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Live higher education news roundup
The House of Commons education select committee has launched an inquiry into value for money in higher education.
The long term cost of writing off graduate debt after a general election in five years would be up to £80 billion lower than some politicians and commentators have claimed, an analysis by the Institute for Fiscal Studies.
A new policy briefing from MillionPlus, highlights the key issues that the UK’s representatives need to negotiate to ensure that UK and EU students can continue to study in each other’s countries and that the UK’s universities can continue to trade in Europe post-Brexit.
The University of Leicester is preparing to open its first international Institute in China this month. The Institute, which will offer duel degree in STEM subjects to both Chinese and UK students, is the result of a partnership between Leicester and leading Chinese University - Dalian University of Technology.
Bob Athwal, Director of Student Experience at the University of Leicester, looks deeper into the latest encouraging graduate market statistics and finds even more reasons to be optimistic, as it appears major employers are finally casting their net wider than the traditional milk round circuit.
It may be mid-winter, but there were two pieces of news to warm the hearts of prospective UK graduates last month. The latest survey by the Association of Graduate Recruiters (AGR) predicts an 11.9% rise in vacancies in the coming recruitment round – well up on a 4.3% increase last year. The signs that employer confidence is growing were already clear: the annual High Fliers study of Britain’s top 100 Milk Round employers found 7.9% more graduates were hired in 2014 than the previous year, with 8.1% additional vacancies planned for 2015.
All these are positive signs in general, but look deeper and a still more interesting picture emerges. Both surveys show not only a newfound optimism and desire to hire: they also reveal that, while recruitment went up, employers didn’t manage to find all the graduates they wanted. More than 700 graduate positions went unfilled last year, according to High Fliers, while AGR’s members reported 1,422 vacancies – and blamed a lack of the right skills or appropriate work experience (and indeed graduates actually reneging on offers at the last minute).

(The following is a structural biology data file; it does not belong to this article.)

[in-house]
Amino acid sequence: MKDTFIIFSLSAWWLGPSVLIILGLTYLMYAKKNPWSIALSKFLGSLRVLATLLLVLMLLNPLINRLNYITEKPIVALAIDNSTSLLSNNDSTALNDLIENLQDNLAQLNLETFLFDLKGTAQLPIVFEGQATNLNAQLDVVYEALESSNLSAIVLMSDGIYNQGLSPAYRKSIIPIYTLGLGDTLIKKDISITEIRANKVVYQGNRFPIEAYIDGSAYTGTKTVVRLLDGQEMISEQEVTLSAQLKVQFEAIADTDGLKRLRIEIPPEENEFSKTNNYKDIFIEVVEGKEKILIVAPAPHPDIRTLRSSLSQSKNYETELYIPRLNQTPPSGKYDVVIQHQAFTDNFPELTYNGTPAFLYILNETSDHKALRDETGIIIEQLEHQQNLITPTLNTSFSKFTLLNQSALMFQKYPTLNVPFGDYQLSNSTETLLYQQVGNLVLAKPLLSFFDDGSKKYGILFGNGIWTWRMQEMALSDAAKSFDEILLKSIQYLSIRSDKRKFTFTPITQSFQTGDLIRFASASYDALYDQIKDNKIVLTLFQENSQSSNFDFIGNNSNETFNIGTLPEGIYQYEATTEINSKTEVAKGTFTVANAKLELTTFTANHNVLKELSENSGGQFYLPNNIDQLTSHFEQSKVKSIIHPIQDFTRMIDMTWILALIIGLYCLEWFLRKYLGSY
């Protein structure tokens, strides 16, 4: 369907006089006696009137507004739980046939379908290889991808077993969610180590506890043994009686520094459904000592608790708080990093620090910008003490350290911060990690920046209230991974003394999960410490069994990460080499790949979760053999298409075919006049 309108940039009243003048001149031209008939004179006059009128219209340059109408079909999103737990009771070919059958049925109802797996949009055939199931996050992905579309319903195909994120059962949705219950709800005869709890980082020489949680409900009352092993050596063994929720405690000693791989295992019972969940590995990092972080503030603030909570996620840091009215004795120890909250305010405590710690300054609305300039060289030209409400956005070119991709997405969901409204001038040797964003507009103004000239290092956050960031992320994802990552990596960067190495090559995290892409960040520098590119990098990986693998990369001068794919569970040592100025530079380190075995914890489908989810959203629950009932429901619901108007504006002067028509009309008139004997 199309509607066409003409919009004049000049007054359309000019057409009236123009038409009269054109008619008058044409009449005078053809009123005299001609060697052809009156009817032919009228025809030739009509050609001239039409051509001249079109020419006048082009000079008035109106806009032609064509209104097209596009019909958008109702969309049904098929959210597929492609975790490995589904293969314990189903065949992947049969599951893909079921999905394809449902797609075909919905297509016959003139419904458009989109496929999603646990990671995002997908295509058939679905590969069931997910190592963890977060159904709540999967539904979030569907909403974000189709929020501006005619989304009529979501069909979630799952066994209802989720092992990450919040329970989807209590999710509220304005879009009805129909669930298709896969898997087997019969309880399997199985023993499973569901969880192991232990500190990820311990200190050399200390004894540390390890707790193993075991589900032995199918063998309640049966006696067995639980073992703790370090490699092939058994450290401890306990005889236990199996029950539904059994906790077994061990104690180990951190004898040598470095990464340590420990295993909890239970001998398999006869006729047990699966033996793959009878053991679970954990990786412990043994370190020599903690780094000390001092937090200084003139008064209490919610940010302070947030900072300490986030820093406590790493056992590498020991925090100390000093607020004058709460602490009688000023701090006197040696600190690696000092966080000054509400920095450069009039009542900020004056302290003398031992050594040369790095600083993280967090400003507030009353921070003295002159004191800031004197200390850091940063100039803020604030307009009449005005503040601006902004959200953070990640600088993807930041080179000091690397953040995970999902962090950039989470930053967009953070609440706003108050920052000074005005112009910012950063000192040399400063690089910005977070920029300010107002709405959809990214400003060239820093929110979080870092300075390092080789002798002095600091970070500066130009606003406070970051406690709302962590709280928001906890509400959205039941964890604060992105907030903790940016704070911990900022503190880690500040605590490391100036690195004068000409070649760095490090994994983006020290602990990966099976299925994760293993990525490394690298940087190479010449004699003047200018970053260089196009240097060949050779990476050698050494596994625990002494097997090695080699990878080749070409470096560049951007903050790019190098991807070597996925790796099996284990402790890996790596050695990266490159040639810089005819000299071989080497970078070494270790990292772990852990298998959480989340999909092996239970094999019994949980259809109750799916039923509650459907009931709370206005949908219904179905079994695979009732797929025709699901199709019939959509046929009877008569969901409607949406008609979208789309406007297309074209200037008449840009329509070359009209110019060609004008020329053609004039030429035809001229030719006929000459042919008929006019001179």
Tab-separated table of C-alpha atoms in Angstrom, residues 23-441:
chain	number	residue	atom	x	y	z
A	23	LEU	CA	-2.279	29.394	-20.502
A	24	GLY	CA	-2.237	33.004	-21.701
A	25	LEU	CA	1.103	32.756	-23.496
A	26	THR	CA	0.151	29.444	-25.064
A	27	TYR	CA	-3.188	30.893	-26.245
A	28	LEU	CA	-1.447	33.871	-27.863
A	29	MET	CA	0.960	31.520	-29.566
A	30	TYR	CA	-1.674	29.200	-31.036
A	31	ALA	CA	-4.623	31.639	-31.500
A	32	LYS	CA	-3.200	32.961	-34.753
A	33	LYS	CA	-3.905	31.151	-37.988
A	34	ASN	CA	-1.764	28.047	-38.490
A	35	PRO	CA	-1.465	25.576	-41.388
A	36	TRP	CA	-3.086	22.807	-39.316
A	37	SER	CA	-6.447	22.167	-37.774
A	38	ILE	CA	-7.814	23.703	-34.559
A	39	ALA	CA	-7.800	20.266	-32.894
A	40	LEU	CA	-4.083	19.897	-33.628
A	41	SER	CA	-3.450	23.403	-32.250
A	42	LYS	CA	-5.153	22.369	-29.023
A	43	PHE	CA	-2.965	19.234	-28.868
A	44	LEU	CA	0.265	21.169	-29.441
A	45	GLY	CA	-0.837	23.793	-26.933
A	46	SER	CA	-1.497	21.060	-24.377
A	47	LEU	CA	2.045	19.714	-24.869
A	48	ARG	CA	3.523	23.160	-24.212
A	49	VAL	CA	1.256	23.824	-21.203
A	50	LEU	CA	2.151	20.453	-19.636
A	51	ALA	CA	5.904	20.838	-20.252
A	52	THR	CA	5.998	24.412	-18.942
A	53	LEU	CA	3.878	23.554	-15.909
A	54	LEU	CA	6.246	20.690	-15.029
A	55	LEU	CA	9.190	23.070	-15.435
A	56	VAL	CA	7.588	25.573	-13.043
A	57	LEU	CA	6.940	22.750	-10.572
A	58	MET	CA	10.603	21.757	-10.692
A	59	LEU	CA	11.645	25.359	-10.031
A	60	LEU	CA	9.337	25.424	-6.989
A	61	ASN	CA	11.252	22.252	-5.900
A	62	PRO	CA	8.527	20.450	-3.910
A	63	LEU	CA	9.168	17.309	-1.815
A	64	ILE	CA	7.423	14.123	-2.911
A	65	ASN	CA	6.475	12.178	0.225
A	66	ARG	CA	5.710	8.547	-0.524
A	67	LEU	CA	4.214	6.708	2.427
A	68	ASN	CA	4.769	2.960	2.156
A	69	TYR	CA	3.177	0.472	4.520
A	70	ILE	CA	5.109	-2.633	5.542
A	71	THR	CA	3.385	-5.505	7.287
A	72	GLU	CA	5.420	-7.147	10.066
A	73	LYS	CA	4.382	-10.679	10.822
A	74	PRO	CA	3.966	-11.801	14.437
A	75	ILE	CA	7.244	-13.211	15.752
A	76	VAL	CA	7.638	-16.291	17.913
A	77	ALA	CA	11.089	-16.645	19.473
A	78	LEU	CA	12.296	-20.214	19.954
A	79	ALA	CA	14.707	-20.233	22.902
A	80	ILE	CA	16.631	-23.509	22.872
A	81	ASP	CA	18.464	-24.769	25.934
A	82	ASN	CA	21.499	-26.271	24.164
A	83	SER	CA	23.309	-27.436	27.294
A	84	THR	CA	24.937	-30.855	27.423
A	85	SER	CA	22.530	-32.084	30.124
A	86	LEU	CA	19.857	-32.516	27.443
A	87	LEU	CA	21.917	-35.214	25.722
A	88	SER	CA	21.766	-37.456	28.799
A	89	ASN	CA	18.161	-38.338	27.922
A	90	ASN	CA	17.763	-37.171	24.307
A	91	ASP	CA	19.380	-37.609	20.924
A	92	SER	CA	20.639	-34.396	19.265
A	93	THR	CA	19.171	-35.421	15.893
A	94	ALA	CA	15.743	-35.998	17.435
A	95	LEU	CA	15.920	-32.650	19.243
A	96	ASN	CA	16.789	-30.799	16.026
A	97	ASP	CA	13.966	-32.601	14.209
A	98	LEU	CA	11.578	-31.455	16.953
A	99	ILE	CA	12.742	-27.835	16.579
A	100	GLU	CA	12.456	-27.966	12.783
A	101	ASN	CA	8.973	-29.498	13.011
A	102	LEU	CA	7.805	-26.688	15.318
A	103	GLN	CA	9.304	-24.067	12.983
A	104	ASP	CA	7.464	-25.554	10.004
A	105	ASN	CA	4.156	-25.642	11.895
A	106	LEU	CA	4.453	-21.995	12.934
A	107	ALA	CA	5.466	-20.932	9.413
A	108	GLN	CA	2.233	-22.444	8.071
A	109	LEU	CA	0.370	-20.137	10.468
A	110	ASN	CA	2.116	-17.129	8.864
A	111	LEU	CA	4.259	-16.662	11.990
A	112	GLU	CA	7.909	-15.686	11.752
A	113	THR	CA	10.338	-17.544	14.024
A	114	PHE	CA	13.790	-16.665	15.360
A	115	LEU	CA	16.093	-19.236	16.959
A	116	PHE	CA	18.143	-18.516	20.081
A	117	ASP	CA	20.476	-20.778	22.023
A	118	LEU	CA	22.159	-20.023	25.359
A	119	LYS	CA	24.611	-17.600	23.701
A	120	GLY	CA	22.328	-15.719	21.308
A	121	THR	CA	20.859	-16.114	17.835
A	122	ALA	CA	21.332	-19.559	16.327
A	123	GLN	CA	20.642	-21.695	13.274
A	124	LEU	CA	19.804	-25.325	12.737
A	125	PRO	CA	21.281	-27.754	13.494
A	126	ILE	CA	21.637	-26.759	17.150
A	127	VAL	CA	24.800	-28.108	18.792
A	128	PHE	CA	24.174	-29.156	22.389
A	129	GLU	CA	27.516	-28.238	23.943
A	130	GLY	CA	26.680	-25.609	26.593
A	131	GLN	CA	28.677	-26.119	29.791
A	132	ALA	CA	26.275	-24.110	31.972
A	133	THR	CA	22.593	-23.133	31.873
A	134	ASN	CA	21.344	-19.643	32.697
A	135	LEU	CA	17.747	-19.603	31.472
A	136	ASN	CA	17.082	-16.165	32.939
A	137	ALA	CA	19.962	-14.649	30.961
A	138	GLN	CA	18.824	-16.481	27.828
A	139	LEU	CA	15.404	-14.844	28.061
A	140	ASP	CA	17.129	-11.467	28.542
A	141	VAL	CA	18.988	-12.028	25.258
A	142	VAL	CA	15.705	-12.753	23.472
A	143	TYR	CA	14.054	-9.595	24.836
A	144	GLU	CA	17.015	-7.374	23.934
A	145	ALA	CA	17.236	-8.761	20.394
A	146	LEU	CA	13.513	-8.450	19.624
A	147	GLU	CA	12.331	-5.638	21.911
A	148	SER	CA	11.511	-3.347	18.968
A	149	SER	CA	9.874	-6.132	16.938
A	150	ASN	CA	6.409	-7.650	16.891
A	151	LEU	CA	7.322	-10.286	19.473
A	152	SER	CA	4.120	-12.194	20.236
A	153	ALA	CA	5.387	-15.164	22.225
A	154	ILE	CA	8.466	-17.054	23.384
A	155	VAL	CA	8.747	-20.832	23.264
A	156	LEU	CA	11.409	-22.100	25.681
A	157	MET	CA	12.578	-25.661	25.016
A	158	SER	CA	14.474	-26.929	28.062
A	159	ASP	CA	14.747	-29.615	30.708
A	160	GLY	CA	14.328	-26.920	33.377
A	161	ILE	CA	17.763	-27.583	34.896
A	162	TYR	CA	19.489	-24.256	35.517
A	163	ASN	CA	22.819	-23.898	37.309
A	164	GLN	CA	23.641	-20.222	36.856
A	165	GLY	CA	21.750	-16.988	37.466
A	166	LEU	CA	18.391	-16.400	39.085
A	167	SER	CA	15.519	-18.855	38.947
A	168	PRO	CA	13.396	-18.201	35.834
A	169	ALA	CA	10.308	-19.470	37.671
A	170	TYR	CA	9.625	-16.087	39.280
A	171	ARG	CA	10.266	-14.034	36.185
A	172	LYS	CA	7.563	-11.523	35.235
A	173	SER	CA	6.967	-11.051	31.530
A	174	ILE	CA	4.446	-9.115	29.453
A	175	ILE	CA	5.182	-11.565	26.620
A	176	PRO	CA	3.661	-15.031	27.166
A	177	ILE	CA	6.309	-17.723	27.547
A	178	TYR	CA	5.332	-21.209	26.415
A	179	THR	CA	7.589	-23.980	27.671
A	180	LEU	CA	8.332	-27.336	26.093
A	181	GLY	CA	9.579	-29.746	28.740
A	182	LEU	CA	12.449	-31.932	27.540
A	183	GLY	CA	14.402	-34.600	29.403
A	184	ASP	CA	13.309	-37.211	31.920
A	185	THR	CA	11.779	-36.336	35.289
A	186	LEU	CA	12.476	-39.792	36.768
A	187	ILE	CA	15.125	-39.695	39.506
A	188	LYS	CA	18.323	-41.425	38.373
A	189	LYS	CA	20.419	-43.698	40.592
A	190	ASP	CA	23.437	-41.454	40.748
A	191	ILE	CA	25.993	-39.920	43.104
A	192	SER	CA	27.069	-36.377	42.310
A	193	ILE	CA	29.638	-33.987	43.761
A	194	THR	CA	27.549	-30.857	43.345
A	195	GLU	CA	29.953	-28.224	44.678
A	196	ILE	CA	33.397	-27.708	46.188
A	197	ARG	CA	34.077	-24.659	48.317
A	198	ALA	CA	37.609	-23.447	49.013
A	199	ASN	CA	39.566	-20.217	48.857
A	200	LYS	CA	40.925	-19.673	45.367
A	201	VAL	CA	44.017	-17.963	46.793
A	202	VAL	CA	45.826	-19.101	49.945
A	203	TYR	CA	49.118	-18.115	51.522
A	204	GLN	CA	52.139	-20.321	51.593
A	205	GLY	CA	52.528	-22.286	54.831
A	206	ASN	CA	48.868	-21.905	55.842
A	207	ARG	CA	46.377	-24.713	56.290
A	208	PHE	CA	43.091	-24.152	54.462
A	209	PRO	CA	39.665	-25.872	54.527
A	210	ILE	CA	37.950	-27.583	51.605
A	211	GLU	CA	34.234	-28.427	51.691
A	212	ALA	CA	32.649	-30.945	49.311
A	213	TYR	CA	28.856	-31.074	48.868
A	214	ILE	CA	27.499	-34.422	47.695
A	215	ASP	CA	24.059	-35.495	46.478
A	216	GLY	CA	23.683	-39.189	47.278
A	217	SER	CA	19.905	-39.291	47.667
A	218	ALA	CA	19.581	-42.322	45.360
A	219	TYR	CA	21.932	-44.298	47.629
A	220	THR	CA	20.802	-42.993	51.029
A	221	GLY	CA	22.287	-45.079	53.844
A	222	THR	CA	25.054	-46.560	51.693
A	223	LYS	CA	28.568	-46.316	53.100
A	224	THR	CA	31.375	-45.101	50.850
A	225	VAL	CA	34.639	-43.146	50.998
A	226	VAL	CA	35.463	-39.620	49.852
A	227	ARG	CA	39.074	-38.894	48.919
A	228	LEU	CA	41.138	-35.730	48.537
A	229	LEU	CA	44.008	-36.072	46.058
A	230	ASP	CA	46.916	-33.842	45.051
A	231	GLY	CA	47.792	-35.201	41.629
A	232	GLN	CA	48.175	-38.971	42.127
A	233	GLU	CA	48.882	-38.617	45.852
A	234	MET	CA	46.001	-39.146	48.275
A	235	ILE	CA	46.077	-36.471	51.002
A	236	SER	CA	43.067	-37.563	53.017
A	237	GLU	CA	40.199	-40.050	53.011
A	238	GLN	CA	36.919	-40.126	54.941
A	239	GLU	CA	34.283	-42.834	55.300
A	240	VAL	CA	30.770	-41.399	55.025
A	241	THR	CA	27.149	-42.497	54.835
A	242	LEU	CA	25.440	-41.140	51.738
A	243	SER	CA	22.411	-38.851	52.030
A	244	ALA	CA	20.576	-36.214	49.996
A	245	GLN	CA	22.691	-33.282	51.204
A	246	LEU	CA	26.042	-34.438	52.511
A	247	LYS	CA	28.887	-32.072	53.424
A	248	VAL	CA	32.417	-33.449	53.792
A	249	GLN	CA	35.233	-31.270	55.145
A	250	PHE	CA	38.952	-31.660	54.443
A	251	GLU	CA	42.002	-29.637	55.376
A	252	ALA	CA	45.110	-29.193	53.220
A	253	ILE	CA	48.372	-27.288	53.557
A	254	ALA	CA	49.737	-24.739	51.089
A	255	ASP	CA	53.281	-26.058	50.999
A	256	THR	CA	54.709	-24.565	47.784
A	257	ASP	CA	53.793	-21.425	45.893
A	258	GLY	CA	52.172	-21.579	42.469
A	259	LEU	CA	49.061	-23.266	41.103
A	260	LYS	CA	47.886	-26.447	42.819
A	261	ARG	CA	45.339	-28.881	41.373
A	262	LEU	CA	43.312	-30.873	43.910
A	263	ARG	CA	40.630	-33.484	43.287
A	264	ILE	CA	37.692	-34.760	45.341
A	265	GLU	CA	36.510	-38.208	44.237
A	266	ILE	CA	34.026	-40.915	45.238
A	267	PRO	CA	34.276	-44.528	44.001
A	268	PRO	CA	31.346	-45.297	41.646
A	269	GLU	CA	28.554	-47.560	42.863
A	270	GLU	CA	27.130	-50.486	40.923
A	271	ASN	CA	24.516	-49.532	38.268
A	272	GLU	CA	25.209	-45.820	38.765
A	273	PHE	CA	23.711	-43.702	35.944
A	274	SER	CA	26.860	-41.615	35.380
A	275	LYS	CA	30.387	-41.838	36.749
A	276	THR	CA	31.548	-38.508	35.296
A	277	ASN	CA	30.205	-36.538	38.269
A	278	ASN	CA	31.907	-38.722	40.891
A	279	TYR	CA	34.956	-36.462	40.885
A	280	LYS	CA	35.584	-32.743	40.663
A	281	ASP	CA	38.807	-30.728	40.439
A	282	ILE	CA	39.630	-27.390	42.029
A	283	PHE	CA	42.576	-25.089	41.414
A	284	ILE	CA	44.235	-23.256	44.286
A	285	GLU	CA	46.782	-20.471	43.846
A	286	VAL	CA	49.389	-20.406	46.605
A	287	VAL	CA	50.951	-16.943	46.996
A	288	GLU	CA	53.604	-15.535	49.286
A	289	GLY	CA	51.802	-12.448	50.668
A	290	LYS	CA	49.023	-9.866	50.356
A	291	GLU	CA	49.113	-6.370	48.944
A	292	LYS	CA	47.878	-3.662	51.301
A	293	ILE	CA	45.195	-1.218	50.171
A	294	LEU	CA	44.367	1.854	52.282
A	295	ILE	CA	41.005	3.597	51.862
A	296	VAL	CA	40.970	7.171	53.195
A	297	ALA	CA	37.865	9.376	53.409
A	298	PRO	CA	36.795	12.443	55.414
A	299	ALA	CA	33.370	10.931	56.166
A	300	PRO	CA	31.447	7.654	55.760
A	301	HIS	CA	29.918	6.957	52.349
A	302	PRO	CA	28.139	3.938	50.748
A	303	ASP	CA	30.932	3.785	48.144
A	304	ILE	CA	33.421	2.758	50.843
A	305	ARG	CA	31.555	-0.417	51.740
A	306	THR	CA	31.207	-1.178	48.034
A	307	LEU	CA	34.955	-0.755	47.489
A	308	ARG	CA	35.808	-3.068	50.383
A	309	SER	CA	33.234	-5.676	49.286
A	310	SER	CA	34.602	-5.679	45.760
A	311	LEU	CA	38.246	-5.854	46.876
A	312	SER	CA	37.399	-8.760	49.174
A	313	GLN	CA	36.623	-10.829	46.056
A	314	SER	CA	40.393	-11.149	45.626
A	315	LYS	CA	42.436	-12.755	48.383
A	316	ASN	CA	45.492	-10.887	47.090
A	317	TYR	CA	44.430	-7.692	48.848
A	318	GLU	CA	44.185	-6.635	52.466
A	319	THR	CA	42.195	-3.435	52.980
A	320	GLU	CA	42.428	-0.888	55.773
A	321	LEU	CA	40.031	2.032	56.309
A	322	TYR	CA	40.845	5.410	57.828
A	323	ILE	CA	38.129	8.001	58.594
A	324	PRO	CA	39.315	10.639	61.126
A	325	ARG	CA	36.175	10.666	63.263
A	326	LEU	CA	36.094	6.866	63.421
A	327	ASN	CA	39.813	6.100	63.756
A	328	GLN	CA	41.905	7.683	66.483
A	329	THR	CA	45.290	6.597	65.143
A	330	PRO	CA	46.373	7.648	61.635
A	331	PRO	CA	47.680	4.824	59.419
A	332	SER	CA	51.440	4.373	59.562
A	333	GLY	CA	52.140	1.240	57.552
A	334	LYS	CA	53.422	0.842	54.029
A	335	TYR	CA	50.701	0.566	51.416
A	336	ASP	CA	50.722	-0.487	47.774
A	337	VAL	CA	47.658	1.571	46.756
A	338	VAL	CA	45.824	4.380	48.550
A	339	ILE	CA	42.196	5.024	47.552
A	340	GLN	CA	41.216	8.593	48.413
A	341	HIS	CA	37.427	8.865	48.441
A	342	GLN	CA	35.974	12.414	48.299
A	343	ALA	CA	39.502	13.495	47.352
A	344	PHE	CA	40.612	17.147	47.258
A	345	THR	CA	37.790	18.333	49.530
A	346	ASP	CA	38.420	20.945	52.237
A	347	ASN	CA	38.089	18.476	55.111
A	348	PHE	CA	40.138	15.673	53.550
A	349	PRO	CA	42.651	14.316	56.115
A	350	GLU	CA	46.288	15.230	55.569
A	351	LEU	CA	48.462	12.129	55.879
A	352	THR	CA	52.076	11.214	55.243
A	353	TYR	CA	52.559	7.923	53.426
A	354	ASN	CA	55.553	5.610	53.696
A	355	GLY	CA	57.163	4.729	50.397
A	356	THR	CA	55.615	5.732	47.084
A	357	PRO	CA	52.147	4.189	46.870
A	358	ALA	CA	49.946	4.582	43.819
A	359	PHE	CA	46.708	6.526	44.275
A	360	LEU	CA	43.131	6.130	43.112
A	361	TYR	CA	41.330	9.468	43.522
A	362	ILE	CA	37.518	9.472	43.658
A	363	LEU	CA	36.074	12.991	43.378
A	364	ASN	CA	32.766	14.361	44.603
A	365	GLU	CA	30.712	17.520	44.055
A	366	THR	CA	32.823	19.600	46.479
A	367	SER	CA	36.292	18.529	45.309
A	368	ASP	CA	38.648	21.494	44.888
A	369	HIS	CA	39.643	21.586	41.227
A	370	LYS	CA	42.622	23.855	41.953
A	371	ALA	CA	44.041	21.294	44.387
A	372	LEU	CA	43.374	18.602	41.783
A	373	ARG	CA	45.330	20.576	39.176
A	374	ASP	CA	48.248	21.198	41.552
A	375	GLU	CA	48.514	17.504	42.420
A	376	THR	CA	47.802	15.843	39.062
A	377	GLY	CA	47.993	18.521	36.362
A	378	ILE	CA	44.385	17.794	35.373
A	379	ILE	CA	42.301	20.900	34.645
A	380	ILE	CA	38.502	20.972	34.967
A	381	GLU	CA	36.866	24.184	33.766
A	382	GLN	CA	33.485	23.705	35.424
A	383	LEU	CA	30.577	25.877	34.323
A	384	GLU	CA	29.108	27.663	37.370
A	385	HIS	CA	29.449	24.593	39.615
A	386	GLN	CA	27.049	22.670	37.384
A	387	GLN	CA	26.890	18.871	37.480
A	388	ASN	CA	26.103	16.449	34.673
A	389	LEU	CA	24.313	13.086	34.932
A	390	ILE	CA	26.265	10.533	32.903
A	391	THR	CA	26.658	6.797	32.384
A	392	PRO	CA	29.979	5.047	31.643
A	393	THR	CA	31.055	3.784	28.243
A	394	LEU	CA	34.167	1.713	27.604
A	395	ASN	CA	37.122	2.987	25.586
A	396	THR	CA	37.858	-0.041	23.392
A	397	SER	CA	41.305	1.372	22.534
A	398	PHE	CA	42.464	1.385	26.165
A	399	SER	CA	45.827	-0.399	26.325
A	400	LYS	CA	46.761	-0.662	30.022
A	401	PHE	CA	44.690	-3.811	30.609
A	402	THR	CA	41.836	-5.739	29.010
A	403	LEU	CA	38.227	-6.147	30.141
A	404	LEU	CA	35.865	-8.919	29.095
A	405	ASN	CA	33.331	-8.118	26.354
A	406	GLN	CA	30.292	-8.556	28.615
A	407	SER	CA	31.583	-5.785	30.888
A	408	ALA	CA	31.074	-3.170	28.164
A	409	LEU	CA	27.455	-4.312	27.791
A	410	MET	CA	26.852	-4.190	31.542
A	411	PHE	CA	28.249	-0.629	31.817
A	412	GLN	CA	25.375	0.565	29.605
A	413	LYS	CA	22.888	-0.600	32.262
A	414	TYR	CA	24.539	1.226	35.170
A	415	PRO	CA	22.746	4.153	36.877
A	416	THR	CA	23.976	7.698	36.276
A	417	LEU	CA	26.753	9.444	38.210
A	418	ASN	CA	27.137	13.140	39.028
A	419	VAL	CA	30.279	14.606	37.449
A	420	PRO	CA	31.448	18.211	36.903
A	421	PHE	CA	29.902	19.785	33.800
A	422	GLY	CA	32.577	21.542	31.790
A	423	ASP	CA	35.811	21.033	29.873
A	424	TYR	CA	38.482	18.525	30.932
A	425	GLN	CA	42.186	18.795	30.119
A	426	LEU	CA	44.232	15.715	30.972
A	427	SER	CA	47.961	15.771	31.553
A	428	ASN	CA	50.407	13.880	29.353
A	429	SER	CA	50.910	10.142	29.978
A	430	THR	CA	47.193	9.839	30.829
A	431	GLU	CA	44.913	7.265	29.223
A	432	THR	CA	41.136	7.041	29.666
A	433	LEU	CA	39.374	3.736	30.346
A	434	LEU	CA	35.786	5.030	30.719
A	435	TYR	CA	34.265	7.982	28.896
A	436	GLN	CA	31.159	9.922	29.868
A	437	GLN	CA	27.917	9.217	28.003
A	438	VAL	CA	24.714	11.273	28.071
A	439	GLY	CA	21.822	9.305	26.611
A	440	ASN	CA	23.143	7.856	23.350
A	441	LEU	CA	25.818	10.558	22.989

So what’s going to resolve this mismatch? How will employers find the candidates they need, and indeed how can prospective graduates prepare themselves properly for the vacancies available? What can break the Milk Round mould?
The answer, as the latest reports are revealing, is that top employers will cast the net wider. Recruiters are already moving beyond the same Russell Group institutions the Milk Round has always called at: my own university, Leicester – already a top 20 university academically, has appeared for the first time in the High Fliers list of the top 25 universities targeted by key employers in 2014/15. Of course that’s great for us, but, because our student body is more socially and ethnically diverse than other top universities, it also shows that major graduate recruiters really are now actively looking for candidates from a wider range of backgrounds (even if they haven’t got a Duke of Edinburgh gold award and parents with the “right” contacts). Social mobility is high on the agenda for these companies: the old guard of recruiters has been replaced by a new, less traditional generation. Even if they could find enough graduate numbers, they no longer want “more of the same”.